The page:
around the news," Cockburn seems merely to be pointing out that, hey,
anti-Semitic ideas are still out there today--so why the shock that
Graham endorsed them 30 years ago? Indeed, when I reached Cockburn to
ask him about these conspiracies, he insisted he was just reporting
what was already in circulation. "I don't think I said they are true.
I don't know there's enough exterior evidence to determine whether
they are true or not."
But, of course, that last sentence is the giveaway. There most
certainly is enough exterior evidence to determine whether the
stories are true or not. The answer is that they are not. They are
wild rumors circulating, if at all, in some of the least credible
corners of the Internet. No respectable media outlet has given these
stories credence. Merely by stating that these ideas are in
circulation, merely by saying it's impossible to judge their
veracity, Cockburn confers these ideas with legitimacy.
Consider, for example, the story about the mad Jew scientists out to
ruin the Muslims. I searched for it on the Lexis-Nexis news database
but came up with nothing--not one single mention of the story in a
mainstream news outlet. And I only found it on the Web at an obscure,
far-far left site that refers to the United States as "gringoland"
and accuses Daniel Pearl of working for Mossad. (Note the similarity
of the Jewish anthrax rumor to the Nation of Islam creation myth
about the wicked chemist Yacub.)
Then there's Cockburn's talk about Mossad's complicity in 9/11. Of
course, this version of events can also be found in the
self-exculpatory pages of the Arab press. But to my knowledge,
Cockburn is the only prominent Western journalist to give these
slanderous stories any credence.
And what about the Associated Press (AP) story he cites? It quotes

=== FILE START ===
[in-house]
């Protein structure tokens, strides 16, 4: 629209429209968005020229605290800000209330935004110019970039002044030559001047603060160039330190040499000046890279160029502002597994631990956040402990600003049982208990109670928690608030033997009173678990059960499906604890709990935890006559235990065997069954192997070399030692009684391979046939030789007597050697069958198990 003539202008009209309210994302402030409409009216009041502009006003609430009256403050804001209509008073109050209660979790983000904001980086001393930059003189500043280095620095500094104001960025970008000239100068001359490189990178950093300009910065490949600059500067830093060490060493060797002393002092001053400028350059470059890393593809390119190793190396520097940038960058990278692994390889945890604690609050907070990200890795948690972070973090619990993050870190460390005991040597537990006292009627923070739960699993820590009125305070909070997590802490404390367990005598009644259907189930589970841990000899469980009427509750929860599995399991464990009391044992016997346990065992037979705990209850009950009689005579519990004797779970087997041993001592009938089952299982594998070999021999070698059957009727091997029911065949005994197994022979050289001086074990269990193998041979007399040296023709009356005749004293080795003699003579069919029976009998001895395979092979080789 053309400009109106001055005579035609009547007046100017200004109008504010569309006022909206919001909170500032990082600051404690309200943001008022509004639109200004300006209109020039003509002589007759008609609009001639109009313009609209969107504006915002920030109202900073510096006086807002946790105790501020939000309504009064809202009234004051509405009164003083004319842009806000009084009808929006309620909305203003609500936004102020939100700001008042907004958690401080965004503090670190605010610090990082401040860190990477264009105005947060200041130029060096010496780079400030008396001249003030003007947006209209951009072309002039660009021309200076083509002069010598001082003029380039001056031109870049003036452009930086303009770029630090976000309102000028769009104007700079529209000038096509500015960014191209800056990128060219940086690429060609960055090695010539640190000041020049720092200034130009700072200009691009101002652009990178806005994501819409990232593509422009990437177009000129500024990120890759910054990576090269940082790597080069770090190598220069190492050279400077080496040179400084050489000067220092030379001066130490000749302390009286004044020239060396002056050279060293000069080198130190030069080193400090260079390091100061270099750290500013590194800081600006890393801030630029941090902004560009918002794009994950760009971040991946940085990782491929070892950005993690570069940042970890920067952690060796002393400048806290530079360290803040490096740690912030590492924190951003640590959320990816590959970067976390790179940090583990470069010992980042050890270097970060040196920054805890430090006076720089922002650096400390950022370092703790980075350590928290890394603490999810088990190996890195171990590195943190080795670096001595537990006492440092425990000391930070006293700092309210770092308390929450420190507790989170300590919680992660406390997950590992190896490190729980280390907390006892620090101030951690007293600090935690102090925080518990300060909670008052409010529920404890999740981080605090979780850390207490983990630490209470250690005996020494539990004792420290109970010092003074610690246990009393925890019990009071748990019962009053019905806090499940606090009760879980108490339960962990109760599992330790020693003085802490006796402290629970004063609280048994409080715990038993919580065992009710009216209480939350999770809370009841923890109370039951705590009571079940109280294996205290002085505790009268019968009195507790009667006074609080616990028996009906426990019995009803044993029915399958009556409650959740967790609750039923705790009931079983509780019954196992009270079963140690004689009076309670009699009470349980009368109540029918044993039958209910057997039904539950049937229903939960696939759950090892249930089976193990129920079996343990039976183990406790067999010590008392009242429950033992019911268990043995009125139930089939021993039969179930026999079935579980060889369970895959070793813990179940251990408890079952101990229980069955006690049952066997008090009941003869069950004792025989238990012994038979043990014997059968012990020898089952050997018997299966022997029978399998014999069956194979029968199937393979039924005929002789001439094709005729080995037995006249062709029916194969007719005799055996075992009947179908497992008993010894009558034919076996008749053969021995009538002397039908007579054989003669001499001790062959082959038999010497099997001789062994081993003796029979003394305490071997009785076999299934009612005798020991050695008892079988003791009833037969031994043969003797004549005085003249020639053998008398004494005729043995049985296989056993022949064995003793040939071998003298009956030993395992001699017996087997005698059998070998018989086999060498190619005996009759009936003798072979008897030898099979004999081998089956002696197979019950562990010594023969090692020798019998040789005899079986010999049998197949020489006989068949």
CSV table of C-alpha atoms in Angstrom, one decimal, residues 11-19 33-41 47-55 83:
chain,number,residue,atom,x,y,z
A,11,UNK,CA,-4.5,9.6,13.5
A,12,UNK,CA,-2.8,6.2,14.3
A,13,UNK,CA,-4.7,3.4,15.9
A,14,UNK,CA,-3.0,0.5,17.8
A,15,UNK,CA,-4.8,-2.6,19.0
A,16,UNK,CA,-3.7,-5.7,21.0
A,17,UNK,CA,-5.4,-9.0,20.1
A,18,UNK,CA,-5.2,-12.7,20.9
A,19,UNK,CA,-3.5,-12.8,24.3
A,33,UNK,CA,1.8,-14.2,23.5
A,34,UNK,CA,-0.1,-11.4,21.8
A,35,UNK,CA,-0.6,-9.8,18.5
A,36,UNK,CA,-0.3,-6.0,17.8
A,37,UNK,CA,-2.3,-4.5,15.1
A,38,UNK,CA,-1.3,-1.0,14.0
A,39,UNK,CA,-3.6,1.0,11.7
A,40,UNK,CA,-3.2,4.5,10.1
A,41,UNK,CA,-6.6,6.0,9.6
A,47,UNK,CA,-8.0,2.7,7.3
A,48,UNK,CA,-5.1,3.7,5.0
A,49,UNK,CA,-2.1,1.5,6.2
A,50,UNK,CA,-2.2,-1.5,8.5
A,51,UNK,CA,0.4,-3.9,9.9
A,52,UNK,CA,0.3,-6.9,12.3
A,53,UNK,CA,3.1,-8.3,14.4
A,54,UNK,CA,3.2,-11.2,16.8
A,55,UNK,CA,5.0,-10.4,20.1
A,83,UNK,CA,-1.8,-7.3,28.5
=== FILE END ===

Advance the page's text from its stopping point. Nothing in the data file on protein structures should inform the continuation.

from a 61-page Drug Enforcement Administration (DEA) report
suggesting the Israeli art students' travels through the United
States "may well be an organized intelligence-gathering." But the AP
also quotes the Federal Bureau of Investigation (FBI) as saying "the
bureau also has investigated and is satisfied that the young people
were not involved in espionage or intelligence gathering." The FBI
insists that the Israelis were deported merely for selling
over-priced paintings door-to-door in violation of their visas. And
even if you accepted the DEA's vague intimations of espionage,
there's nothing to suggest the Israeli connection to 9/11 that
Cockburn posits. The linkage is the product of Cockburn's imagination.
Cockburn's column goes way beyond legitimate criticism of Israel.
It's akin to the rantings of pitchfork Pat Buchanan, whose
anti-Semitism The Nation has condemned. So you would expect the
magazine to take a tough stance on the anti-Semitism in its own
backyard. But when I asked The Nation's editor, Katrina vanden
Heuvel, about Cockburn, she could only lamely distance herself from
the piece: "This didn't appear in The Nation. I don't read
CounterPunch.... It's been our experience that we've had differences
with our writers. It's a strength of the magazine that it
accommodates a range of perspectives." True enough. But there are
some perspectives that shouldn't be accommodated.
Franklin Foer is the editor of The New Republic and the author of How Soccer Explains the World: An Unlikely Theory of Globalization.